The DUKW was an amphibious vehicle used by American forces in World War II. Near the end of the war, one of them sunk in High Garda, off the coast of Riva del Garda in Italy.
In December of 2012, Volunteers Garda identified the wreck, lying at a depth of 276 meters. It isn’t buried in the mud but simply lying there on the lake’s bottom. It was announced that the wreck will be brought to the surface for viewing by the public.
Gianni Morandi, mayor of Nago-Torbole, made the announcement during a meeting with the Benach Association. The Benach Association is tied to the families of 25 soldiers from the 10th Mountain Division that died on the sunken DUKW when a surprise storm overwhelmed the vessel and crew and sent them to the lake’s bottom. The DUKW weighed 65 tons and carried a heavy howitzer.
The 10th Mountain Division was chasing the Germans into the Alpine region of Italy, where Lake Garda is located. The Germans began blasting tunnels through the mountains on the other side of the lake, so three DUKWs were sent across.
One of the three stalled and began taking on water. The 25 soldiers on board began throwing their equipment overboard in an attempt to keep the vessel afloat, but it soon sank. Only Cpl. Thomas Hough, a former lifeguard from Dayton, Ohio, survived.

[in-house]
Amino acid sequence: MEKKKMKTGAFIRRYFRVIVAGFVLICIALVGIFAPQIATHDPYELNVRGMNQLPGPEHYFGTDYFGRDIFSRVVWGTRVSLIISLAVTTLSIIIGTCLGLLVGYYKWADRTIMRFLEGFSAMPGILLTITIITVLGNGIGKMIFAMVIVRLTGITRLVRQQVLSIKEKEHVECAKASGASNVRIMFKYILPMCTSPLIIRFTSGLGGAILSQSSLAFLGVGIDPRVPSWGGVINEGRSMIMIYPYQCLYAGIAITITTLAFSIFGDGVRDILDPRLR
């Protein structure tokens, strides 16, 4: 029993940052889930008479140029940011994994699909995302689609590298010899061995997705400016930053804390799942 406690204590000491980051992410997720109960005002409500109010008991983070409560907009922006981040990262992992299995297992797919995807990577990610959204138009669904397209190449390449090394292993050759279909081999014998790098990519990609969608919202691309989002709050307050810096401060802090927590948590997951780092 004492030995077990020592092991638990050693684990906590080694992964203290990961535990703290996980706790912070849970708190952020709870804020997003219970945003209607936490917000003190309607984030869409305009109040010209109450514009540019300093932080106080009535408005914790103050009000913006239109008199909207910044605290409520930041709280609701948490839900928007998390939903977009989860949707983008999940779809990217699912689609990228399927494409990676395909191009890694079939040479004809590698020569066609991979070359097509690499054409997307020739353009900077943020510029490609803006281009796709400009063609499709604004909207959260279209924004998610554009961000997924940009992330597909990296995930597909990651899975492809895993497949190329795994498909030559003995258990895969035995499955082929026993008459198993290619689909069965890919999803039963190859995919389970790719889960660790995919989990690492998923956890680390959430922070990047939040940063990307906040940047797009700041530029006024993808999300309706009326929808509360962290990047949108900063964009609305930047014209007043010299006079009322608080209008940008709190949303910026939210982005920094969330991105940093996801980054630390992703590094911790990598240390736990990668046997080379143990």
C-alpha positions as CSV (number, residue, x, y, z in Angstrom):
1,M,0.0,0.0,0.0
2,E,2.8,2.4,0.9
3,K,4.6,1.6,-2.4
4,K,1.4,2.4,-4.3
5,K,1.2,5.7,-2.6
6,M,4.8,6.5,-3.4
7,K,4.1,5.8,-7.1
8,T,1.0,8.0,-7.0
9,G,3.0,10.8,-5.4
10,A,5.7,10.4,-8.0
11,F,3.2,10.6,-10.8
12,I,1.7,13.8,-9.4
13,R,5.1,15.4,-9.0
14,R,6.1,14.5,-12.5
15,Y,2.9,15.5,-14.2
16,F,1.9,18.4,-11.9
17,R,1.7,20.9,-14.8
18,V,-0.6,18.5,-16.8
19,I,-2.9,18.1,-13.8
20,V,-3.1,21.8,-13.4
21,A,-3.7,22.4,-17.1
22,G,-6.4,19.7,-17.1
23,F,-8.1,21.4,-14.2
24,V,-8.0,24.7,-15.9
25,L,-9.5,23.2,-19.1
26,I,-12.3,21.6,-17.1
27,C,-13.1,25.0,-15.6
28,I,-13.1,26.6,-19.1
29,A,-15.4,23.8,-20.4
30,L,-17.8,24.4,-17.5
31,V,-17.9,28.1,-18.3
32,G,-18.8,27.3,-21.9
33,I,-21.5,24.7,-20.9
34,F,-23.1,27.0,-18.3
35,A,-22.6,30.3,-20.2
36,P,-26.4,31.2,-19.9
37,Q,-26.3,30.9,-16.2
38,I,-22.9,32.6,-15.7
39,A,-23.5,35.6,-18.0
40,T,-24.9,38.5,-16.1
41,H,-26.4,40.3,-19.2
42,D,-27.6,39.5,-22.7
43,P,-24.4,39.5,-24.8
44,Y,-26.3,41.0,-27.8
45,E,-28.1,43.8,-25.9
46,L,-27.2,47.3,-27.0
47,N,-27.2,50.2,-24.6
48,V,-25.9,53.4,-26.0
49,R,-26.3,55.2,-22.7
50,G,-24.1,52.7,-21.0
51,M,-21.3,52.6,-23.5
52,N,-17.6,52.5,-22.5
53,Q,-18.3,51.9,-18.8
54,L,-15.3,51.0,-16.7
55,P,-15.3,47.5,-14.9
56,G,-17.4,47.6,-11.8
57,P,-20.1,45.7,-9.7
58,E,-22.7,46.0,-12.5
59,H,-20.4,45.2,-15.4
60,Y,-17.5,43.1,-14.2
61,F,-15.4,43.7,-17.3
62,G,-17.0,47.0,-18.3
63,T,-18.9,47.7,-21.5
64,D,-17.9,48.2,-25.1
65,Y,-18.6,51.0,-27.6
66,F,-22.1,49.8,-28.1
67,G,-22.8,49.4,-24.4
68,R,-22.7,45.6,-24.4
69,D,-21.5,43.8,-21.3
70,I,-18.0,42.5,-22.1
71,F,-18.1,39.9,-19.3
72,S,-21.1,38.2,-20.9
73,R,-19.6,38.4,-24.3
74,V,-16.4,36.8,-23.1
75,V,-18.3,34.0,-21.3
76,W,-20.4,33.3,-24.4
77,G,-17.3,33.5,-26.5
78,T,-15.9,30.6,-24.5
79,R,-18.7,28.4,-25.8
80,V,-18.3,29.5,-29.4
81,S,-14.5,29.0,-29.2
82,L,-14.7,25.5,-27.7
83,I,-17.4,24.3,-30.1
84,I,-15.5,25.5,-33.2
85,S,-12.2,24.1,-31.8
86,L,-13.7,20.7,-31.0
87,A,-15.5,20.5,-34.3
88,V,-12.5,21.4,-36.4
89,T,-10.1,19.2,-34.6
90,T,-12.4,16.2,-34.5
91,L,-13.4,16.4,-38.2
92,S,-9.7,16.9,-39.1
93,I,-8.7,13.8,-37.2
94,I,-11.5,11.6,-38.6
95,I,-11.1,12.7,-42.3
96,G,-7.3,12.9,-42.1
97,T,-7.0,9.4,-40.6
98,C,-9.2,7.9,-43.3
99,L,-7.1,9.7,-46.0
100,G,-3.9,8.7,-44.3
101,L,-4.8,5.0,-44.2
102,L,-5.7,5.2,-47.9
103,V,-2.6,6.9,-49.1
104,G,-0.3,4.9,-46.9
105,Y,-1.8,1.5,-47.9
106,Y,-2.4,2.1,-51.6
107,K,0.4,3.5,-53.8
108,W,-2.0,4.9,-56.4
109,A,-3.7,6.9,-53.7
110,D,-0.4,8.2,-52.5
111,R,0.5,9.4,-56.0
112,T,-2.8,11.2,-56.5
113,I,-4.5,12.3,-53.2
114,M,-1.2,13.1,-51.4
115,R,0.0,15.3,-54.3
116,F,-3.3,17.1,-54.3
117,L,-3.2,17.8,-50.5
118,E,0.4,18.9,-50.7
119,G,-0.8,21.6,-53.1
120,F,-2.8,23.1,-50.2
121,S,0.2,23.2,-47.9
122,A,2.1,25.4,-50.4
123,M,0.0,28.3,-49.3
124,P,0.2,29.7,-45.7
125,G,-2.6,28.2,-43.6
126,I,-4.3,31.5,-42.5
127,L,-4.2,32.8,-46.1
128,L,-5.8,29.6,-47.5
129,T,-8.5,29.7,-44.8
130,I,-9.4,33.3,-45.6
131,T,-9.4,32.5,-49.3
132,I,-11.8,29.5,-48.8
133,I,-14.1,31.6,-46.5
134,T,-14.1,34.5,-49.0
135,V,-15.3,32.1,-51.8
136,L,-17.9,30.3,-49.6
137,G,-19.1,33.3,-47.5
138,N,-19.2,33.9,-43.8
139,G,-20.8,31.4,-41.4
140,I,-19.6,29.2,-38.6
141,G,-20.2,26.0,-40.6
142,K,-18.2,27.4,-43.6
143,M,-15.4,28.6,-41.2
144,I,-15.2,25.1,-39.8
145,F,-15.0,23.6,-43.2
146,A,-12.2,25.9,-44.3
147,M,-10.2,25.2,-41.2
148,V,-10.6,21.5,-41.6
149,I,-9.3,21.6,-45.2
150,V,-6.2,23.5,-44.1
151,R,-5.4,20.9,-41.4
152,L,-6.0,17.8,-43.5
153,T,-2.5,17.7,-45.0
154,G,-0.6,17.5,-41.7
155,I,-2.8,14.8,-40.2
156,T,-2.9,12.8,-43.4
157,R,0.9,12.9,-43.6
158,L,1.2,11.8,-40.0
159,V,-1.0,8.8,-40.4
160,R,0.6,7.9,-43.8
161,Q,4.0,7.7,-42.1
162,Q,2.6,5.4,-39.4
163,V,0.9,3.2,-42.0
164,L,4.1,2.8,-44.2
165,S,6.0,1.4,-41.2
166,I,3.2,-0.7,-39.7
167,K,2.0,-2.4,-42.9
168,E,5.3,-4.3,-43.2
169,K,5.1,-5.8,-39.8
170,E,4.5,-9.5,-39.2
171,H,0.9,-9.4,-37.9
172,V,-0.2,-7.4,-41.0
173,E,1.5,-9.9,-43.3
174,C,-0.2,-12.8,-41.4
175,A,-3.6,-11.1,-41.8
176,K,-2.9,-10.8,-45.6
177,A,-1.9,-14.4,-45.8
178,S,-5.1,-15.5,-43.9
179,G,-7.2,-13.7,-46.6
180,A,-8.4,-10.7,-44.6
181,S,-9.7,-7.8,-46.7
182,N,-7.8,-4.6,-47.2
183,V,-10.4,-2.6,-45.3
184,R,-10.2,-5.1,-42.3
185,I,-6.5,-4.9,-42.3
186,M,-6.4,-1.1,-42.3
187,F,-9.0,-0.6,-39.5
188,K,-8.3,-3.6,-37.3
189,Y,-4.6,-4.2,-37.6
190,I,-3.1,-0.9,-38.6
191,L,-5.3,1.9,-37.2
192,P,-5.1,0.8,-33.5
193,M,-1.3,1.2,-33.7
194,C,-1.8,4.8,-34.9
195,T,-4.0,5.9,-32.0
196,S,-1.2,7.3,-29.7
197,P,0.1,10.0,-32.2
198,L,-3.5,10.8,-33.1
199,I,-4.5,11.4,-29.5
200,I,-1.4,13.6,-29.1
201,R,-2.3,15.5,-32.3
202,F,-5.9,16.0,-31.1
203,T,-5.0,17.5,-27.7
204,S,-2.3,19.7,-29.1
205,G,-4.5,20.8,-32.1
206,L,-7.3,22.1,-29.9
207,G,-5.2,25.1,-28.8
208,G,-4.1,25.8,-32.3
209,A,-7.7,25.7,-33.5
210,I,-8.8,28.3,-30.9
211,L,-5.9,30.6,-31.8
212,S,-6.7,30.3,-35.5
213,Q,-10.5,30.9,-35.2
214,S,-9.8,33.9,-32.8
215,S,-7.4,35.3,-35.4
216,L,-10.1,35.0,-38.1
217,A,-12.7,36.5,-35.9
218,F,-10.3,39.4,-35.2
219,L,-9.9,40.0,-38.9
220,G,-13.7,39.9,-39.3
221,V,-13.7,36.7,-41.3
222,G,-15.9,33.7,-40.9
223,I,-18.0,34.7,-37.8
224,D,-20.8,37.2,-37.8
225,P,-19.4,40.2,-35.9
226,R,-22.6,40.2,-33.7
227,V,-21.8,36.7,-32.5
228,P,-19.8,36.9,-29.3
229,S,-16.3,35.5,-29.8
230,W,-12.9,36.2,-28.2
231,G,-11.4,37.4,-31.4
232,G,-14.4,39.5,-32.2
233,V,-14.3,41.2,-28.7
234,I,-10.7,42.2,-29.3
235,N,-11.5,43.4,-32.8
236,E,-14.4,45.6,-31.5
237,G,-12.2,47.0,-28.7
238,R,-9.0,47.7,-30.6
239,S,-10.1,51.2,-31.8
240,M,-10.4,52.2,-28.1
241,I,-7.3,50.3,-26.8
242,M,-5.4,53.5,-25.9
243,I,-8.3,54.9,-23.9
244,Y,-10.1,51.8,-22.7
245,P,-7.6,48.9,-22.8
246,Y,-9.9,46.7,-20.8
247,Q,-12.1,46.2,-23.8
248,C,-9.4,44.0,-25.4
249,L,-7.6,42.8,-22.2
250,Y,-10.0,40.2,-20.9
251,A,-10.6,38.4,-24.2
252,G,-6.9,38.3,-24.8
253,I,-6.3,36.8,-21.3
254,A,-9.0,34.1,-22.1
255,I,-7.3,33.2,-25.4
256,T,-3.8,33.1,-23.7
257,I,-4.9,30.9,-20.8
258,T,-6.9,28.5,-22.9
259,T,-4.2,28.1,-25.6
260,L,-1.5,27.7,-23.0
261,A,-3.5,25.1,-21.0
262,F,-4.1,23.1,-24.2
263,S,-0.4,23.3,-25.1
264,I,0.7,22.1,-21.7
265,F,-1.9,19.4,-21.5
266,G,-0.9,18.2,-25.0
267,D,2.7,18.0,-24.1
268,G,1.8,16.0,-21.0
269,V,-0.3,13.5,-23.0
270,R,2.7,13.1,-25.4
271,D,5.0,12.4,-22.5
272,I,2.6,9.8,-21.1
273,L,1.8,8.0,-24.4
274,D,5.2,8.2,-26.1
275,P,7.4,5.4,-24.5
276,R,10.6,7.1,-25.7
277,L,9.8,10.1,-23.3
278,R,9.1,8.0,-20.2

Ten years ago, the non-profit underwater archaeology group, ProMare, led an attempt to find the sunken vehicle, but they were unable to locate it.
“We seem to save any single soldier or find anybody in the wilds of Borneo or the mountains, and we thought it was very bad that the United States wasn’t doing anything for these guys,” said 89-year-old Jerry Nash, of Hudson, N.H. Nash was laying communication cable in the mountains for the 10th Mountain Division when the enemy.
The Garda Volunteers have a plan for recovering the DUKW in conjunction with the Riva fire department. To help in the effort, a couple of ROVs (underwater robots with cameras worked by remote control from the surface of the lake) will be employed.
The Museum of War of Rovereto has volunteered to assist in the recovery even though they lack space to display the DUKW which measures eleven meters long and 3 meters wide. The vehicle will likely be displayed on the Rivano Coast, or possibly in the Lietzmann Torbole square. In either location, the vehicle will be visible to the public but protected behind a glass case.
“The most important thing – Marco Fusato says – is that the wreck will remain on the territory. In the past other museums had advanced the candidacy, but it is an important piece of history of the lake, which must remain in the Benacense district”.